The Spanish High Court (Tribunal Supremo) recently issued a judgment (Judgement STS 4073/2019) related to the application of the so-called use and enjoyment rule (article 59a b) of VAT Directive 2006/112).
This rule subjects to Spanish VAT certain services (mainly those intangible) where the recipient is established in a third non-EU country and the recipient directly uses the services to carry out operations subject to VAT in Spain. The partial application of this rule has been admitted by the Spanish tax authorities and the courts in cases where the recipient uses the services not only for its taxable activities in Spain but also in other countries using a proportional income calculation.
The High Court’s judgment challenges such partial applications.
The Spanish regulations have only incorporated into the national law the possibility of applying the use and enjoyment rule as set up in letter b) of article 59a of the VAT Directive, that is only for those cases where the place of supply is situated outside the EU due to the place of supply rule but its effective use and enjoyment takes place within the territory of the supplier.
Given the conditions for its application, the regulation must be analysed on a case-by-case basis. As a result, it has been subject to interpretation on many occasions by the Spanish tax authorities and the courts.
In the case at hand, in the course of a VAT audit, the Spanish tax authorities took the view that advisory and marketing services rendered by a Spanish entity (BWIN INTERACTIVE MARKETING ESPAÑA, S.L.) to two entities established in Gibraltar (BAW INTERNATIONAL LTD And BWIN PARTY MARKETING LIMITED) were subject to Spanish VAT because the services were used by the recipients in online gaming activities taking place in Spain. Thus, the tax authorities issued a VAT assessment to the entity.
The entity appealed, arguing that the partial application of the measure should apply because the services were used by the recipients not only for the development of activities in Spain but in other territories, given the global nature of the services. The Spanish High Court rejected this argument.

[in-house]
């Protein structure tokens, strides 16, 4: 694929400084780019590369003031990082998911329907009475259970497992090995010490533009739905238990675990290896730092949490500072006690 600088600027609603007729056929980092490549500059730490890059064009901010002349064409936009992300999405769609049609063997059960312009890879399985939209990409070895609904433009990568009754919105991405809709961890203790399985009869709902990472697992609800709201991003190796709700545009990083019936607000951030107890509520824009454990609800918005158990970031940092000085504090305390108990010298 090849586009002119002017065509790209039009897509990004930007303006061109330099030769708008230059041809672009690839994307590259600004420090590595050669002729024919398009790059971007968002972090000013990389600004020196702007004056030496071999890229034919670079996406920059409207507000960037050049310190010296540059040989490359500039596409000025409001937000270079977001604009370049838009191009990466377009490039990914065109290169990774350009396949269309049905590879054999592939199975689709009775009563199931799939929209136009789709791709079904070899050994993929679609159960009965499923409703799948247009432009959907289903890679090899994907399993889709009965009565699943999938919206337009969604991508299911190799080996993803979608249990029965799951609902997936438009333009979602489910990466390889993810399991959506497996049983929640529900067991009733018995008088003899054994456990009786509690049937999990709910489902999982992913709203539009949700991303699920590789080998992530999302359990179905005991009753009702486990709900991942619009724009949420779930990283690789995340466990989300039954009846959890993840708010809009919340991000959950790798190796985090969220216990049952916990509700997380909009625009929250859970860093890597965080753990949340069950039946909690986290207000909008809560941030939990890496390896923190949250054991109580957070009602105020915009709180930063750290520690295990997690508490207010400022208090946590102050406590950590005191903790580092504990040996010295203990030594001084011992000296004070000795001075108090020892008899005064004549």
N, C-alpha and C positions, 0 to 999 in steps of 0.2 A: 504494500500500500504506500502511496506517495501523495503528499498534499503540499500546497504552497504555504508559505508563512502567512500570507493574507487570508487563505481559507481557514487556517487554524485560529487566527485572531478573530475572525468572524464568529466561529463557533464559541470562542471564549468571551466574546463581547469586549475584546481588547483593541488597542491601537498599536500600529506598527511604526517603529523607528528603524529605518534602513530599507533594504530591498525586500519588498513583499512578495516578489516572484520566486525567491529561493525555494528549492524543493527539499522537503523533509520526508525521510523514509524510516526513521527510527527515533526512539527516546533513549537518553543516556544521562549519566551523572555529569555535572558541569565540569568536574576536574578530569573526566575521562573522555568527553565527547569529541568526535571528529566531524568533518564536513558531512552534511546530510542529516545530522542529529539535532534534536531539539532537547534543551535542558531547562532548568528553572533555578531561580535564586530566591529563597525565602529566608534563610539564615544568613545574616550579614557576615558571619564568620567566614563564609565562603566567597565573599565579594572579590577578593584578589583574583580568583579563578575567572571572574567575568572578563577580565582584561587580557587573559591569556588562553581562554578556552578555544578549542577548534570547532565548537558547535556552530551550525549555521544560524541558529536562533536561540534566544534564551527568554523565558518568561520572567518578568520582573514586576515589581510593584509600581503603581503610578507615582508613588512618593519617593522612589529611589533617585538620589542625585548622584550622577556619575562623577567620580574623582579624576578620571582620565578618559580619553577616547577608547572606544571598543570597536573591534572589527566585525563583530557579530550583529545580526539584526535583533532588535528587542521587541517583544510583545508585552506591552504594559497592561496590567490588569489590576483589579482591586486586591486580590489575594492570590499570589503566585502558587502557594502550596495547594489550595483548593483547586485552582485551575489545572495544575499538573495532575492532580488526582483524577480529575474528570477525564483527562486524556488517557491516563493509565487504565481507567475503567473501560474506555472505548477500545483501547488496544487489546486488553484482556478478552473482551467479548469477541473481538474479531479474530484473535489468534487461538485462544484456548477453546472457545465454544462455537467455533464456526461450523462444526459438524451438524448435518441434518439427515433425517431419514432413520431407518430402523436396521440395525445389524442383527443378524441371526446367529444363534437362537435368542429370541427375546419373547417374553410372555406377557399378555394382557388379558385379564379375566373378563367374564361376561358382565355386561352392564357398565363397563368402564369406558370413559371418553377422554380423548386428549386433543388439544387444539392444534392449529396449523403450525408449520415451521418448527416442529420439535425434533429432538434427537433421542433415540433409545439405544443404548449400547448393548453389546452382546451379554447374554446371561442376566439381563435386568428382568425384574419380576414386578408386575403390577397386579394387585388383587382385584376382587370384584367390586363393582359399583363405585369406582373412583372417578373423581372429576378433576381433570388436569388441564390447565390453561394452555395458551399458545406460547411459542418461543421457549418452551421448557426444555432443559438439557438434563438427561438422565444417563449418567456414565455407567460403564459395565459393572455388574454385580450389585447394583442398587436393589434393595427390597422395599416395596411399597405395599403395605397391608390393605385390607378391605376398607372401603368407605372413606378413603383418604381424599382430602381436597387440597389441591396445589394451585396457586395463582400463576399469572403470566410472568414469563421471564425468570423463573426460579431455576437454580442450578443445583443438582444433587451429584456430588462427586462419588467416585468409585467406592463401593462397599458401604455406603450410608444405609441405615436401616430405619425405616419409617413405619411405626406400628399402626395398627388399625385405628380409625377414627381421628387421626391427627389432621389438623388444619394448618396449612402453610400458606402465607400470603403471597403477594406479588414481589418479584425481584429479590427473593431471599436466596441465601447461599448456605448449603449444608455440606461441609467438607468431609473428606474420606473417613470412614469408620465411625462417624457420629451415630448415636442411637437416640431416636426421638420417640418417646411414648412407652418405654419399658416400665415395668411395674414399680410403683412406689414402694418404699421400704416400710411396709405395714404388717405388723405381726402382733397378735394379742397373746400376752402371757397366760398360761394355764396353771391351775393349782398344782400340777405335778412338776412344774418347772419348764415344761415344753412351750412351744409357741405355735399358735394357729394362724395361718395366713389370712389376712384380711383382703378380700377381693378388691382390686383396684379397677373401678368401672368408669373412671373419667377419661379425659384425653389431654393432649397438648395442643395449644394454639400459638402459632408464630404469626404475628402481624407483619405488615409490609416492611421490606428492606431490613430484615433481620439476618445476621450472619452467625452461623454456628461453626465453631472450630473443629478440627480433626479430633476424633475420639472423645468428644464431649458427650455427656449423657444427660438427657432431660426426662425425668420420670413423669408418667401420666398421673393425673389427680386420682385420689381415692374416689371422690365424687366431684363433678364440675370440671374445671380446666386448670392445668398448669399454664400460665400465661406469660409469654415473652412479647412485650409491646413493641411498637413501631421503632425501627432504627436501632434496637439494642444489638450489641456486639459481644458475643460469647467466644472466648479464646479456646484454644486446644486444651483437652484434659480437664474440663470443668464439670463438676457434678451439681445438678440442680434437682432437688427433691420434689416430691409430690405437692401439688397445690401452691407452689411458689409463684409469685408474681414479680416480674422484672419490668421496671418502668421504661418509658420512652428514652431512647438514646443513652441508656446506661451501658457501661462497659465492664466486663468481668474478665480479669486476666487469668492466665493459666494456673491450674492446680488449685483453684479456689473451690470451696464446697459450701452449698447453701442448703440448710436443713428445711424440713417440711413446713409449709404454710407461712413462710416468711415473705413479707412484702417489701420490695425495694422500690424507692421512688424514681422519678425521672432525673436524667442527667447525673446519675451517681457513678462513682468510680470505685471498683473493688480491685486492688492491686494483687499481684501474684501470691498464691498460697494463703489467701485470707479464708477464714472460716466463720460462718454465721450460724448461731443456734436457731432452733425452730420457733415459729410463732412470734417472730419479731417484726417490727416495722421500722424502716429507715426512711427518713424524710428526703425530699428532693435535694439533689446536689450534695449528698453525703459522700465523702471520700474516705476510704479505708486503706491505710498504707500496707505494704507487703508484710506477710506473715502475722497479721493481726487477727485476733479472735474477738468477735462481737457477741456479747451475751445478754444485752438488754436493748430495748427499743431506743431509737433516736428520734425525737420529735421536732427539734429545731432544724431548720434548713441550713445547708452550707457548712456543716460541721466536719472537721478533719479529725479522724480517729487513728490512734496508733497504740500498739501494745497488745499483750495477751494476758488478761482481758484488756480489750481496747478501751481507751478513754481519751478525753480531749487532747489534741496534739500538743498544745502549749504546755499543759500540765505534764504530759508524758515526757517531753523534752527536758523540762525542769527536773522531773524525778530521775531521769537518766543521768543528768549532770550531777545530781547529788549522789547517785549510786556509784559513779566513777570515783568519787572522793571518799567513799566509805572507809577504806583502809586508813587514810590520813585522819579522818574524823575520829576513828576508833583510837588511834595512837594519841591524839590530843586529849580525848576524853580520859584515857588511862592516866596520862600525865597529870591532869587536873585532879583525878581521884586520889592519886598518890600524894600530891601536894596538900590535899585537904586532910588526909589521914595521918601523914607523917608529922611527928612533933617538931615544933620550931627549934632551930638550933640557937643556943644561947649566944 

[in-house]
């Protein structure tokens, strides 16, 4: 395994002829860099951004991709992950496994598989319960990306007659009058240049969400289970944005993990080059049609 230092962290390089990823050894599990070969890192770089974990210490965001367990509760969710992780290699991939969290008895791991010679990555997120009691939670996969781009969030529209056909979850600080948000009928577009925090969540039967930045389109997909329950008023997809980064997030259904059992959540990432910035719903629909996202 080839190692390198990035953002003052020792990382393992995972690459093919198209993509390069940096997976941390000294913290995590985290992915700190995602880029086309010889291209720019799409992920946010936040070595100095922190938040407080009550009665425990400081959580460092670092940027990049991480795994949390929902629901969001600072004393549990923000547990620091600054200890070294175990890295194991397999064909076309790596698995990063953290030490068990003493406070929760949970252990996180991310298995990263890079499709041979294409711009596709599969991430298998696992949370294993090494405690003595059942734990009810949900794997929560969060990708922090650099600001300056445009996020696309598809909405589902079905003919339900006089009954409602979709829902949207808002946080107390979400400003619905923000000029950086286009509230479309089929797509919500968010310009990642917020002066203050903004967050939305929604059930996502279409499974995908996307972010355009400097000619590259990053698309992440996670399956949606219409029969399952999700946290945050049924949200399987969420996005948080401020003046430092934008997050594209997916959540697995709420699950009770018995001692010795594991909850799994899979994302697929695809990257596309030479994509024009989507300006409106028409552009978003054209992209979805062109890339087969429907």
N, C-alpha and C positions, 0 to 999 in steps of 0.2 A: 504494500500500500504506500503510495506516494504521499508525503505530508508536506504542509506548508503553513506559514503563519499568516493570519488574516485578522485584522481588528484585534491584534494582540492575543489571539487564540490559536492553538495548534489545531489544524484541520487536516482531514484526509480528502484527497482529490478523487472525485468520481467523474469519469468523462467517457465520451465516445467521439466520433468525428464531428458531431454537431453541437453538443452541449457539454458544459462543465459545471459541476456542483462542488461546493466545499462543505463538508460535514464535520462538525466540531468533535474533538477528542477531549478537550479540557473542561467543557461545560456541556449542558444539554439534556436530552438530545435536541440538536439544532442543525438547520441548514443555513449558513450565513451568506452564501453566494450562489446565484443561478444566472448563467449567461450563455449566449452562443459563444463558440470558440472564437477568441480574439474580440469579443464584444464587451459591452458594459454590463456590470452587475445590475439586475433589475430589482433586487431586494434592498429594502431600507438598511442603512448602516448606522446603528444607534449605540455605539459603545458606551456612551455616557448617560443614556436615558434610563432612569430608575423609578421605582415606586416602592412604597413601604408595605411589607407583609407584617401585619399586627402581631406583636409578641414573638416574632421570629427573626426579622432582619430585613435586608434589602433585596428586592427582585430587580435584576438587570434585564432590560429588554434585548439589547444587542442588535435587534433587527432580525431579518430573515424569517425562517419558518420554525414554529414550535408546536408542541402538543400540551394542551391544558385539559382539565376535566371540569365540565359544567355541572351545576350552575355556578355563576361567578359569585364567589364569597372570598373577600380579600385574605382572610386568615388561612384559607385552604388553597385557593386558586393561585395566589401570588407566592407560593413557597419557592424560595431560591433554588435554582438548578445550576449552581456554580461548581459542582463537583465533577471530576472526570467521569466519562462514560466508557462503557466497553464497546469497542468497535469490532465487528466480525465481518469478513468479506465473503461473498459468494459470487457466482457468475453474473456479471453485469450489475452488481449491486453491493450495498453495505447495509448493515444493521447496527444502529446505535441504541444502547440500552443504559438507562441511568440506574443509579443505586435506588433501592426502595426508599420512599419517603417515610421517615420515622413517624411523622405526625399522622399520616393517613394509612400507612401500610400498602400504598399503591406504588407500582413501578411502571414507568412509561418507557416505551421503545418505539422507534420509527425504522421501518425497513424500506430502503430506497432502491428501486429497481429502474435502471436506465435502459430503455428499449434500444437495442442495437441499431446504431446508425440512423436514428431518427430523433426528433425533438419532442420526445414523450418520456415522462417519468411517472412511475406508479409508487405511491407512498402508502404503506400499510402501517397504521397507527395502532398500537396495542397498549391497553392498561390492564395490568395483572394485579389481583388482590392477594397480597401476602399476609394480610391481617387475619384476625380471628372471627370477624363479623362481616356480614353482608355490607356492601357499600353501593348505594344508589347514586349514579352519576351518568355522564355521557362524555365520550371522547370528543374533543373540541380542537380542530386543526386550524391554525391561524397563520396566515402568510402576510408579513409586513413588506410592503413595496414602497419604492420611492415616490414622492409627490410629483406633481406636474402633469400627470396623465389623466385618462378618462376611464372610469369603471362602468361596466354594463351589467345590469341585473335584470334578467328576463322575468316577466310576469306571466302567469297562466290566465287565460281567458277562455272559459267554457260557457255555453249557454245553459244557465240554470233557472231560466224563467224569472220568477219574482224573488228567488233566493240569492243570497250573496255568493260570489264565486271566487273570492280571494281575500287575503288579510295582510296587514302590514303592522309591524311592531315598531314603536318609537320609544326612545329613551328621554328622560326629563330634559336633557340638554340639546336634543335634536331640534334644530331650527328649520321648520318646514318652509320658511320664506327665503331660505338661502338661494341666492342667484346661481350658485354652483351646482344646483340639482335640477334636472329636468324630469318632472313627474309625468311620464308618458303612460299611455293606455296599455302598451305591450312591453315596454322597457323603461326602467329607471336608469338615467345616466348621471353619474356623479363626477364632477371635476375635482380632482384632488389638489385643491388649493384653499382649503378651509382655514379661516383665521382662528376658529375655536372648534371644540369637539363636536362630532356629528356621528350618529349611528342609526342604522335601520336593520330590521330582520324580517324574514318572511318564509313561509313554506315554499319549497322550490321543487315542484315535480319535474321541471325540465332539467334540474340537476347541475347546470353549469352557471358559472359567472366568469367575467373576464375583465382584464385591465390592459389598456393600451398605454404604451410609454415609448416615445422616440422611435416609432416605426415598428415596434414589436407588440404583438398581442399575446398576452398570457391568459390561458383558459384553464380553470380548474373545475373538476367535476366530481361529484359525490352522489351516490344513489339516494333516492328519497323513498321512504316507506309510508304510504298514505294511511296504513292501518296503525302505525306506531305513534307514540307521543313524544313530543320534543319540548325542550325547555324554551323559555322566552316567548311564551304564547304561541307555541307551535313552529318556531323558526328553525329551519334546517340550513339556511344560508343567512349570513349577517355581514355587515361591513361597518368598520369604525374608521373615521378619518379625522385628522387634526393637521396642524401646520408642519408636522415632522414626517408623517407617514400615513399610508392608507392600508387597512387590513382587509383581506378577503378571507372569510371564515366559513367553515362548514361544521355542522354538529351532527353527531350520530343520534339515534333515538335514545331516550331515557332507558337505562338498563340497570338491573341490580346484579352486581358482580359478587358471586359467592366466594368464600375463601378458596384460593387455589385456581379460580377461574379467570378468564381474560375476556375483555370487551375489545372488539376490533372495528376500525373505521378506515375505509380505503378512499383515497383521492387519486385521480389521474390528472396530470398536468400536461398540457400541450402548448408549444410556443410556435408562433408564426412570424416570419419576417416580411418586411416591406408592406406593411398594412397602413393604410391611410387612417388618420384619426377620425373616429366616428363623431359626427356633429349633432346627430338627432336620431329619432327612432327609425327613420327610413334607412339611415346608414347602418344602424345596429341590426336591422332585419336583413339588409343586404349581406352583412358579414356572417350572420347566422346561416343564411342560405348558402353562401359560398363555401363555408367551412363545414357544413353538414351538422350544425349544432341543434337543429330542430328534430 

The partial application of the rule has been admitted several times by the Spanish General Directorate of Taxes, stating that the percentage of use made of the services in Spain is to be determined on a case-by-case basis. In the tax authorities’ opinion, however, when there is no other more realistic criterion, the proportional income derived from the activities to which the services refer that are carried out by the customers in the Spanish VAT territory must be compared with the total income obtained as a consequence of the use of the services acquired. This was the criteria used by the taxpayer. But, the Court has rejected this method, arguing that there is no legal basis for such treatment and, in the case at hand, the taxpayer did not offer enough proof to provide the real percentage that allows the partial application.
Though it seems that the partial application was denied based on the taxpayer’s weak argument, this is the first case in which the proportional method was expressly not allowed.